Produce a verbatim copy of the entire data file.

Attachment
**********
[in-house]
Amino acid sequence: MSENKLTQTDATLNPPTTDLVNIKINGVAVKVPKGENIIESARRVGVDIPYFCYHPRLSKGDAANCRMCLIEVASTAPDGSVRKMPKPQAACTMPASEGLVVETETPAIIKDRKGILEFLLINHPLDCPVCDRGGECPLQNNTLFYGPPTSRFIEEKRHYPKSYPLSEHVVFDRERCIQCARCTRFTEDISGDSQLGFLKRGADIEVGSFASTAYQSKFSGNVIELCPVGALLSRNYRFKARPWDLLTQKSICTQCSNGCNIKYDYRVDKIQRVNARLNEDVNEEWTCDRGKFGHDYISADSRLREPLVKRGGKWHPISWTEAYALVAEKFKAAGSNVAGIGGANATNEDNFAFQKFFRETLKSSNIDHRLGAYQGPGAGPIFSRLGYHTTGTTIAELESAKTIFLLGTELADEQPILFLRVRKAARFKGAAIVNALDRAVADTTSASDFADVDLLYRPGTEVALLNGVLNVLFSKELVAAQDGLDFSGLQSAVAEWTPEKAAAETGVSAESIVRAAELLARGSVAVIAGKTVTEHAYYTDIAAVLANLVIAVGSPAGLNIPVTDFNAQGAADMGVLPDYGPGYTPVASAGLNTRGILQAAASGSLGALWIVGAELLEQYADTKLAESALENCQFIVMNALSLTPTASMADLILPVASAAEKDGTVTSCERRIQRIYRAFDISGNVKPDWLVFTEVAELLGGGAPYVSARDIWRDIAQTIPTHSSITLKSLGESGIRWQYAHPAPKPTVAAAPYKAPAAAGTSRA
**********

[in-house]
Amino acid sequence: MSENKLTQTDATLNPPTTDLVNIKINGVAVKVPKGENIIESARRVGVDIPYFCYHPRLSKGDAANCRMCLIEVASTAPDGSVRKMPKPQAACTMPASEGLVVETETPAIIKDRKGILEFLLINHPLDCPVCDRGGECPLQNNTLFYGPPTSRFIEEKRHYPKSYPLSEHVVFDRERCIQCARCTRFTEDISGDSQLGFLKRGADIEVGSFASTAYQSKFSGNVIELCPVGALLSRNYRFKARPWDLLTQKSICTQCSNGCNIKYDYRVDKIQRVNARLNEDVNEEWTCDRGKFGHDYISADSRLREPLVKRGGKWHPISWTEAYALVAEKFKAAGSNVAGIGGANATNEDNFAFQKFFRETLKSSNIDHRLGAYQGPGAGPIFSRLGYHTTGTTIAELESAKTIFLLGTELADEQPILFLRVRKAARFKGAAIVNALDRAVADTTSASDFADVDLLYRPGTEVALLNGVLNVLFSKELVAAQDGLDFSGLQSAVAEWTPEKAAAETGVSAESIVRAAELLARGSVAVIAGKTVTEHAYYTDIAAVLANLVIAVGSPAGLNIPVTDFNAQGAADMGVLPDYGPGYTPVASAGLNTRGILQAAASGSLGALWIVGAELLEQYADTKLAESALENCQFIVMNALSLTPTASMADLILPVASAAEKDGTVTSCERRIQRIYRAFDISGNVKPDWLVFTEVAELLGGGAPYVSARDIWRDIAQTIPTHSSITLKSLGESGIRWQYAHPAPKPTVAAAPYKAPAAAGTSRA